One of the hallmarks of the PL/SQL language is its tight integration with the Oracle database, both for changing data in database tables and for extracting information from those tables. This chapter explores the many features available in PL/SQL to query data from the database and make that data available within PL/SQL programs.
When you execute a SQL statement from PL/SQL, the Oracle RDBMS assigns a private work area for that statement and also manages the data specified by the SQL statement in the System Global Area (SGA). The private work area contains information about the SQL statement and the set of data returned or affected by that statement.
PL/SQL provides a number of different ways to name this work area and manipulate the information within it; all of these ways involve defining and working with cursors. They include:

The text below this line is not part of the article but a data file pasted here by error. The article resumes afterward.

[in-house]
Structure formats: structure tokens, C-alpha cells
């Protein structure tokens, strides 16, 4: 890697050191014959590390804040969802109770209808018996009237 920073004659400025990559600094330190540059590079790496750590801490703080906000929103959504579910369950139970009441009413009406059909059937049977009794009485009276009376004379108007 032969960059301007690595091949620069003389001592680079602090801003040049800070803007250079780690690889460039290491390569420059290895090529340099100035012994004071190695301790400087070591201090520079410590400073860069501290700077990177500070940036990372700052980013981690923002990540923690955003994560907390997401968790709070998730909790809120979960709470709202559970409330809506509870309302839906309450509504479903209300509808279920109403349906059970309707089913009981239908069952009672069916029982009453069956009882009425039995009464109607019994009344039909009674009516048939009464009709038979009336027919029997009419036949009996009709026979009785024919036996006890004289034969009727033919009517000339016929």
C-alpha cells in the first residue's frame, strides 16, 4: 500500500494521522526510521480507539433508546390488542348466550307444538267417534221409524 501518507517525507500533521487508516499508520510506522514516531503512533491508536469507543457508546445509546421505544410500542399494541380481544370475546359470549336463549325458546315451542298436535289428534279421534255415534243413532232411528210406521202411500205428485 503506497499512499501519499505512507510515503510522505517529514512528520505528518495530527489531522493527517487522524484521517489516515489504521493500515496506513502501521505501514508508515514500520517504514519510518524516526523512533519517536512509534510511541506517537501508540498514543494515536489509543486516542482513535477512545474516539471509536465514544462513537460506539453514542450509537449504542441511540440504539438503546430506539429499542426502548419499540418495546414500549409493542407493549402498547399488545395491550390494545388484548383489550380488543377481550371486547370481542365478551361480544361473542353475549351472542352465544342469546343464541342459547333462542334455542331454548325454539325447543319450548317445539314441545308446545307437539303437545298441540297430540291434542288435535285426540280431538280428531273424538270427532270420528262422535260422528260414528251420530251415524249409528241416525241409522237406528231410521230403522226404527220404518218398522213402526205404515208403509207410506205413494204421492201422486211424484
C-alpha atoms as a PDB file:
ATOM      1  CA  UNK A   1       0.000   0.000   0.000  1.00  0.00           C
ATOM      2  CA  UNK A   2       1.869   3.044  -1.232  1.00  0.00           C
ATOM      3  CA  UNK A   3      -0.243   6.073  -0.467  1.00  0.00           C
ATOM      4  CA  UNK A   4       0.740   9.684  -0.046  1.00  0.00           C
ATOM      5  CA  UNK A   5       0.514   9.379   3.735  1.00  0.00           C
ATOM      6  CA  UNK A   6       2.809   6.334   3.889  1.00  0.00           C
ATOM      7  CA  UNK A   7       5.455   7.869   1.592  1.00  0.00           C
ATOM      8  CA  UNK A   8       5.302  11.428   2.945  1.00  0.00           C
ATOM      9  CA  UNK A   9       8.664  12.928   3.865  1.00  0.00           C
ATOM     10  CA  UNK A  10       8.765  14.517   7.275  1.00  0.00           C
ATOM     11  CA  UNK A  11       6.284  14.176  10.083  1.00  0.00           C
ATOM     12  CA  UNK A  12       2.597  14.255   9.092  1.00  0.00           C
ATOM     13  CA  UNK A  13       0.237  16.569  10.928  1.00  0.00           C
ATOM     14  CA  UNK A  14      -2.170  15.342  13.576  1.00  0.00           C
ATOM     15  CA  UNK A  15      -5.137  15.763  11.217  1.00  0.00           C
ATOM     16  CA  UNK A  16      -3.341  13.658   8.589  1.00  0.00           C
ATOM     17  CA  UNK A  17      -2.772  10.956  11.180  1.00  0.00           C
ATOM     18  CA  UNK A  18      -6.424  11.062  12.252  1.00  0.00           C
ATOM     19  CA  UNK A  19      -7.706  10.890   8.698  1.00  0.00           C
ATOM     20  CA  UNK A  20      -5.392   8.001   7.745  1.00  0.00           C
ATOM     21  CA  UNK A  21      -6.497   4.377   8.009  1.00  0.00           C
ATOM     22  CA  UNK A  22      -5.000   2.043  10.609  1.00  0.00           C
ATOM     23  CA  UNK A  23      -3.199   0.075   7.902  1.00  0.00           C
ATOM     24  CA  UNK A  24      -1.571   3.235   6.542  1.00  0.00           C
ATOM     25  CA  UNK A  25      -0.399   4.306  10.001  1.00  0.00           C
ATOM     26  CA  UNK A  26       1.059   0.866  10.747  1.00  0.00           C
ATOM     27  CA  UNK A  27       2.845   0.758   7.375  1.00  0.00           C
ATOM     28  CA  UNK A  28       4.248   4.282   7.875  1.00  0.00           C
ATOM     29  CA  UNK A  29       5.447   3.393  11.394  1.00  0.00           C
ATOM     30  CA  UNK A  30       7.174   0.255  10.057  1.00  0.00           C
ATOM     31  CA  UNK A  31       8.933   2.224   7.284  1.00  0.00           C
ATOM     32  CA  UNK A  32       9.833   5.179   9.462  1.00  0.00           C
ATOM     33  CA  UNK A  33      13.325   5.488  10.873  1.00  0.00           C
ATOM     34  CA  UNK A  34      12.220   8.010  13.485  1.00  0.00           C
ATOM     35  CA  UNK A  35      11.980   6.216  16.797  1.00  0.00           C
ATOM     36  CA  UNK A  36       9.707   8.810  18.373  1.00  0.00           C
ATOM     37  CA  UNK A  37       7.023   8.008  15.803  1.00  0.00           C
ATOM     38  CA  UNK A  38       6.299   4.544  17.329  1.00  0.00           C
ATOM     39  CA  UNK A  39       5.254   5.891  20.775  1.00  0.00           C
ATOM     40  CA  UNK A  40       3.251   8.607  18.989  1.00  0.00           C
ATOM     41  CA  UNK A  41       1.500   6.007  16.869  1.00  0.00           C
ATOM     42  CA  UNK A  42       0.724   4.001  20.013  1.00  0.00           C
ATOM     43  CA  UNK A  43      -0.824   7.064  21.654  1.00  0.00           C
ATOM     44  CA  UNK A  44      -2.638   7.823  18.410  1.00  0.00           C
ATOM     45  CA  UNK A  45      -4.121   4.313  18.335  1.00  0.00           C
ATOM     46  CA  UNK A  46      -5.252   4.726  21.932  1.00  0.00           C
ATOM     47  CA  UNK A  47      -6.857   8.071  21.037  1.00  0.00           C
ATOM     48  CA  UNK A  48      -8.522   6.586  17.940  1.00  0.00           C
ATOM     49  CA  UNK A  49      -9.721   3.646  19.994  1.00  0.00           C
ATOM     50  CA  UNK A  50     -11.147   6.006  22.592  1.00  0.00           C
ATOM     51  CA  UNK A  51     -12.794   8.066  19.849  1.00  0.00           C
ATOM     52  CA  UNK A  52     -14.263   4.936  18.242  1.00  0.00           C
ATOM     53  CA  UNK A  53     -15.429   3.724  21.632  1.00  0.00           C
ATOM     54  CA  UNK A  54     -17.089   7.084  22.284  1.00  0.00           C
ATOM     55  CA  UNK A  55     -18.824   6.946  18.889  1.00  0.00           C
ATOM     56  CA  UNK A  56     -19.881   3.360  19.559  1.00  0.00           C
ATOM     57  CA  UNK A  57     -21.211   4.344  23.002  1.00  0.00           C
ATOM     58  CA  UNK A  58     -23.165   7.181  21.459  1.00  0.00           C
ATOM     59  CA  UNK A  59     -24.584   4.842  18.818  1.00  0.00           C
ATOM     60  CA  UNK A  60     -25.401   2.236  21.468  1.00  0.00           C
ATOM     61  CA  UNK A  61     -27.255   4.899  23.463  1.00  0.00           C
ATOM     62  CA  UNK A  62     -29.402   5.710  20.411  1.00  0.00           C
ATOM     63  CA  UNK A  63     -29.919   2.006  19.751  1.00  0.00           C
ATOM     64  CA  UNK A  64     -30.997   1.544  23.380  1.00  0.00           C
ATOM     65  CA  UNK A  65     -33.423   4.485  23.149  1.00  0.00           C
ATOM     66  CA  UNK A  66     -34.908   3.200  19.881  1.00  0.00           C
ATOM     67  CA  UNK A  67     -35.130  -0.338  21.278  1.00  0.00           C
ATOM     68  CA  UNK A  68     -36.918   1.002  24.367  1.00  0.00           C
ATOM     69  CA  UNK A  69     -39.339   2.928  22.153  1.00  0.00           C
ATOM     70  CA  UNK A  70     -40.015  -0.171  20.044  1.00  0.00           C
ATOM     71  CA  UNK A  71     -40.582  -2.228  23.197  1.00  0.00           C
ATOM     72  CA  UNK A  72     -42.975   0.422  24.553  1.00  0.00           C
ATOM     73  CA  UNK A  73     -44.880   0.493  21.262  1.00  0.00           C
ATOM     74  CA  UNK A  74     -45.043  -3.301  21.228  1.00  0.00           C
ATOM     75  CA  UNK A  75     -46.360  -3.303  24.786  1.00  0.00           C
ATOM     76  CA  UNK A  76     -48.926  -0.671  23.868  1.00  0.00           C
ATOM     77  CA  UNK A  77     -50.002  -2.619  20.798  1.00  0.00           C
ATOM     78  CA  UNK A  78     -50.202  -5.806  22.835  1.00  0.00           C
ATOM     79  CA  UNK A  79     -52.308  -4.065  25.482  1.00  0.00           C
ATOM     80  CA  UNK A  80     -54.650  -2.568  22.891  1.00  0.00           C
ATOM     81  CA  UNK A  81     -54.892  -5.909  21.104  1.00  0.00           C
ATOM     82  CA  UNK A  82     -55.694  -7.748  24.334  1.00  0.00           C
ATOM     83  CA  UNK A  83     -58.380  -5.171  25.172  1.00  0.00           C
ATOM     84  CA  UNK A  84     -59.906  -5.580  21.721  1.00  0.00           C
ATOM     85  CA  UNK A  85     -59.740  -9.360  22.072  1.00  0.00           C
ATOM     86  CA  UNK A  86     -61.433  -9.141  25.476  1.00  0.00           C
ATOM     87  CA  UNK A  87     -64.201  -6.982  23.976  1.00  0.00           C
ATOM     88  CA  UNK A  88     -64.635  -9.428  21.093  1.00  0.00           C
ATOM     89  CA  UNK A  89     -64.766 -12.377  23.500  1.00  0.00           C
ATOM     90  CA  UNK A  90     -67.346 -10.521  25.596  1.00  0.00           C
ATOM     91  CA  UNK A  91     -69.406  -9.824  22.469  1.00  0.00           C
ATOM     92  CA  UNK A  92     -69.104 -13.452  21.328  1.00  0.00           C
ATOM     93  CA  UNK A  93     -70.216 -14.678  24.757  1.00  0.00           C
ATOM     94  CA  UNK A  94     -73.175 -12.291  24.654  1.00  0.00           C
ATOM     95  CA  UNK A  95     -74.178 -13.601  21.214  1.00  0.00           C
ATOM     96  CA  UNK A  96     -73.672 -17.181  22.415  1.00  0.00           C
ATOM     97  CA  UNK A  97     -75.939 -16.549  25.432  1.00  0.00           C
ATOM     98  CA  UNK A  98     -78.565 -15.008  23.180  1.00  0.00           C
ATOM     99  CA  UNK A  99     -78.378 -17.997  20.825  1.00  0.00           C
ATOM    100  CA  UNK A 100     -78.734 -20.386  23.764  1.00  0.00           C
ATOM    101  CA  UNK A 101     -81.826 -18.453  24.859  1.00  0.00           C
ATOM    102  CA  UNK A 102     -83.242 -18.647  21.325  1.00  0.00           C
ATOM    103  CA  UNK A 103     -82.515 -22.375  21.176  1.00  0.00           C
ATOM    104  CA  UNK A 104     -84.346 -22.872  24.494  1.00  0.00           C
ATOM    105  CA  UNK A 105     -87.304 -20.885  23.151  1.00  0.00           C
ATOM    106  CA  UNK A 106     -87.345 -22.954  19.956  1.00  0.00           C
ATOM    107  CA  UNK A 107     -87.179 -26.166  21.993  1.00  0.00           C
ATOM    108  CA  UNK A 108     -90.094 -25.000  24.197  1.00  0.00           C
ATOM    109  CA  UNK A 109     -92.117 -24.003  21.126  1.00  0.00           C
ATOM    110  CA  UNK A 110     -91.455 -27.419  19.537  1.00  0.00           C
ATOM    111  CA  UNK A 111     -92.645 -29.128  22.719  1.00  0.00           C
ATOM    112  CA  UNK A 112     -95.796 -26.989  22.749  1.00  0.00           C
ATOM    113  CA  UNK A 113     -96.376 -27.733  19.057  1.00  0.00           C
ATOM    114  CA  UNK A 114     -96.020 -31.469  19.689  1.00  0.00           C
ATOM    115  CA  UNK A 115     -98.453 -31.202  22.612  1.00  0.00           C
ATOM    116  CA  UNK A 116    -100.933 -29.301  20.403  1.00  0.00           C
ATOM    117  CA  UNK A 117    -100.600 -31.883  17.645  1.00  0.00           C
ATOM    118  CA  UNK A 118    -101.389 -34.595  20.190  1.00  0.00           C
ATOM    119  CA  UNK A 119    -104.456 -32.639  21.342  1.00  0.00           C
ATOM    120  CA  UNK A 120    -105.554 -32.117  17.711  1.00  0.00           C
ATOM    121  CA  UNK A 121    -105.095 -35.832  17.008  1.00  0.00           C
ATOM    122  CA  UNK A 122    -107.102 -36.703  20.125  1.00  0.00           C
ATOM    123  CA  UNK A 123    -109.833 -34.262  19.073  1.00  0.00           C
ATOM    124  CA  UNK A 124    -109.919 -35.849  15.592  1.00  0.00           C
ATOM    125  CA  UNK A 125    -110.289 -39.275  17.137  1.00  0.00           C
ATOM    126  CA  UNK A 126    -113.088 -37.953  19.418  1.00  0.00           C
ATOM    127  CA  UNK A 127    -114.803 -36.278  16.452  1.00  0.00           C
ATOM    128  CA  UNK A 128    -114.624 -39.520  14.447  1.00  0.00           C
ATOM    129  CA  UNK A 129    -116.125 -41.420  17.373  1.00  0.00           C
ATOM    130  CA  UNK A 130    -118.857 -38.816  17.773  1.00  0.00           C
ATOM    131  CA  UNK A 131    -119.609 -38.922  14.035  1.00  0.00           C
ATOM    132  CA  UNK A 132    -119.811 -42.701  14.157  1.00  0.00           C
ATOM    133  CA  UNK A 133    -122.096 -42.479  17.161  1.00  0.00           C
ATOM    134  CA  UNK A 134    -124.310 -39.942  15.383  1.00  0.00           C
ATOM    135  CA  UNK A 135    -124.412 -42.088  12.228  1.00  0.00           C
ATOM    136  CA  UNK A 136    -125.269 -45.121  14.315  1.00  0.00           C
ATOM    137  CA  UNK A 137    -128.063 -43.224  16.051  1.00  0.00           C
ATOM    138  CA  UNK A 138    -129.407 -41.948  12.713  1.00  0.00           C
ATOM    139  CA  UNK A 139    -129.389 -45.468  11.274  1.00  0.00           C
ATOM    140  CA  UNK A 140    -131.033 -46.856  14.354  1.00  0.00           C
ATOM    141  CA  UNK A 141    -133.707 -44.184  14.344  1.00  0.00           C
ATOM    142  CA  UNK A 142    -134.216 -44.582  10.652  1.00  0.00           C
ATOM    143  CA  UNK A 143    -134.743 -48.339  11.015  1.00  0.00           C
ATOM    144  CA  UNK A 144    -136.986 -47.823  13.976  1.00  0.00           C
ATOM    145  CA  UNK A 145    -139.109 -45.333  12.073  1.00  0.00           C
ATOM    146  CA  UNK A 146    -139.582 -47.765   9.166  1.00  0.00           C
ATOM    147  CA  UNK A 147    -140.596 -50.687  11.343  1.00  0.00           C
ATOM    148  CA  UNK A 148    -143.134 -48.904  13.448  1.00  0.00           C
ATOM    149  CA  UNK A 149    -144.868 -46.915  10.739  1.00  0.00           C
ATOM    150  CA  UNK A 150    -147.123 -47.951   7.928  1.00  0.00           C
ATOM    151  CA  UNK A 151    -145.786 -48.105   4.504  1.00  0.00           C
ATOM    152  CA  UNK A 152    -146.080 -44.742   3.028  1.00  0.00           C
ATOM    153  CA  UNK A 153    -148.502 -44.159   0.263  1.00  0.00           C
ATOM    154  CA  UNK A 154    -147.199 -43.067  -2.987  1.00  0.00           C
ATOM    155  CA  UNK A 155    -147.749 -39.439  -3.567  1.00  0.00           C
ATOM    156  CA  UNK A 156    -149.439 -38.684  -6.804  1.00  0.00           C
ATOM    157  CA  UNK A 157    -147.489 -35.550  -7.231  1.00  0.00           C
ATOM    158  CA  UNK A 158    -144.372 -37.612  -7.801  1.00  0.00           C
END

A simple and direct SELECT . . . INTO retrieves a single row of data into local program variables. It’s the easiest (and often the most efficient) path to your data, but can often lead to coding the same or similar SELECTs in multiple places in your code.
You can declare the query explicitly in your declaration section (local block or package). In this way, you can open and fetch from the cursor in one or more programs, with a granularity of control not available with implicit cursors.
Offering an additional level of flexibility, cursor variables (declared from a REF CURSOR ...